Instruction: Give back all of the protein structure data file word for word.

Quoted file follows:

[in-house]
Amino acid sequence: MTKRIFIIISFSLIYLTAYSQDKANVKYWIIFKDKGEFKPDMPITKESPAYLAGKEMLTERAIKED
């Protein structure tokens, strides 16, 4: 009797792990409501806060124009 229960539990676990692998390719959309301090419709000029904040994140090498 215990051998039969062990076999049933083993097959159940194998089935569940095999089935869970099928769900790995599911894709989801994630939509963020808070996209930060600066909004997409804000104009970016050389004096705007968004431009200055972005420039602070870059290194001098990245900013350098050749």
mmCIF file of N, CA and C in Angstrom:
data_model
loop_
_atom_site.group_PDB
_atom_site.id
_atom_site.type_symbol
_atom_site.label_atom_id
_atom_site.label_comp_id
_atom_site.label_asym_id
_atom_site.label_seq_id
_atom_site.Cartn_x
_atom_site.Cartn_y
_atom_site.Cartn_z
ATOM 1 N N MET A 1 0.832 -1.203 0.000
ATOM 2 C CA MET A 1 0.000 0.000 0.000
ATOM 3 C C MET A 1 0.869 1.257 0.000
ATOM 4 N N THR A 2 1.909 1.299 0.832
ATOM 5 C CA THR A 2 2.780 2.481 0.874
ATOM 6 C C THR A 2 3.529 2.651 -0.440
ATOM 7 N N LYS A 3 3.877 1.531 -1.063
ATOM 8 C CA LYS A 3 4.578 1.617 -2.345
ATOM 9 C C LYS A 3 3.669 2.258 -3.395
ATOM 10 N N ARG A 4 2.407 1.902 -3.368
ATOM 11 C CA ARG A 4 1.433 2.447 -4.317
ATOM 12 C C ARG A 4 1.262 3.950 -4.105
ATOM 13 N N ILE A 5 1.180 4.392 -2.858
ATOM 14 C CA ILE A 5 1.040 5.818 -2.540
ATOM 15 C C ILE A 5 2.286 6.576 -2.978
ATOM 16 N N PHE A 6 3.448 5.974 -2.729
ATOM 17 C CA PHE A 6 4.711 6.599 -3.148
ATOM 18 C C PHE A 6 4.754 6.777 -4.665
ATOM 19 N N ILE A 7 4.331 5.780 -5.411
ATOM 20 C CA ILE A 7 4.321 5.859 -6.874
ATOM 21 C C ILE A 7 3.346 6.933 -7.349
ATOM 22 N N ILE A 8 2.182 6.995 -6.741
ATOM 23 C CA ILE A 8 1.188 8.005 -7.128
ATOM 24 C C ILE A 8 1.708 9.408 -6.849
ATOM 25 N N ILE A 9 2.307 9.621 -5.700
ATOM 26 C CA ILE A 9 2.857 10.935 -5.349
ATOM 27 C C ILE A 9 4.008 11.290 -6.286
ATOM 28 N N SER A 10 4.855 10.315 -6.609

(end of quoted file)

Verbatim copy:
[in-house]
Amino acid sequence: MTKRIFIIISFSLIYLTAYSQDKANVKYWIIFKDKGEFKPDMPITKESPAYLAGKEMLTERAIKED
């Protein structure tokens, strides 16, 4: 009797792990409501806060124009 229960539990676990692998390719959309301090419709000029904040994140090498 215990051998039969062990076999049933083993097959159940194998089935569940095999089935869970099928769900790995599911894709989801994630939509963020808070996209930060600066909004997409804000104009970016050389004096705007968004431009200055972005420039602070870059290194001098990245900013350098050749």
mmCIF file of N, CA and C in Angstrom:
data_model
loop_
_atom_site.group_PDB
_atom_site.id
_atom_site.type_symbol
_atom_site.label_atom_id
_atom_site.label_comp_id
_atom_site.label_asym_id
_atom_site.label_seq_id
_atom_site.Cartn_x
_atom_site.Cartn_y
_atom_site.Cartn_z
ATOM 1 N N MET A 1 0.832 -1.203 0.000
ATOM 2 C CA MET A 1 0.000 0.000 0.000
ATOM 3 C C MET A 1 0.869 1.257 0.000
ATOM 4 N N THR A 2 1.909 1.299 0.832
ATOM 5 C CA THR A 2 2.780 2.481 0.874
ATOM 6 C C THR A 2 3.529 2.651 -0.440
ATOM 7 N N LYS A 3 3.877 1.531 -1.063
ATOM 8 C CA LYS A 3 4.578 1.617 -2.345
ATOM 9 C C LYS A 3 3.669 2.258 -3.395
ATOM 10 N N ARG A 4 2.407 1.902 -3.368
ATOM 11 C CA ARG A 4 1.433 2.447 -4.317
ATOM 12 C C ARG A 4 1.262 3.950 -4.105
ATOM 13 N N ILE A 5 1.180 4.392 -2.858
ATOM 14 C CA ILE A 5 1.040 5.818 -2.540
ATOM 15 C C ILE A 5 2.286 6.576 -2.978
ATOM 16 N N PHE A 6 3.448 5.974 -2.729
ATOM 17 C CA PHE A 6 4.711 6.599 -3.148
ATOM 18 C C PHE A 6 4.754 6.777 -4.665
ATOM 19 N N ILE A 7 4.331 5.780 -5.411
ATOM 20 C CA ILE A 7 4.321 5.859 -6.874
ATOM 21 C C ILE A 7 3.346 6.933 -7.349
ATOM 22 N N ILE A 8 2.182 6.995 -6.741
ATOM 23 C CA ILE A 8 1.188 8.005 -7.128
ATOM 24 C C ILE A 8 1.708 9.408 -6.849
ATOM 25 N N ILE A 9 2.307 9.621 -5.700
ATOM 26 C CA ILE A 9 2.857 10.935 -5.349
ATOM 27 C C ILE A 9 4.008 11.290 -6.286
ATOM 28 N N SER A 10 4.855 10.315 -6.609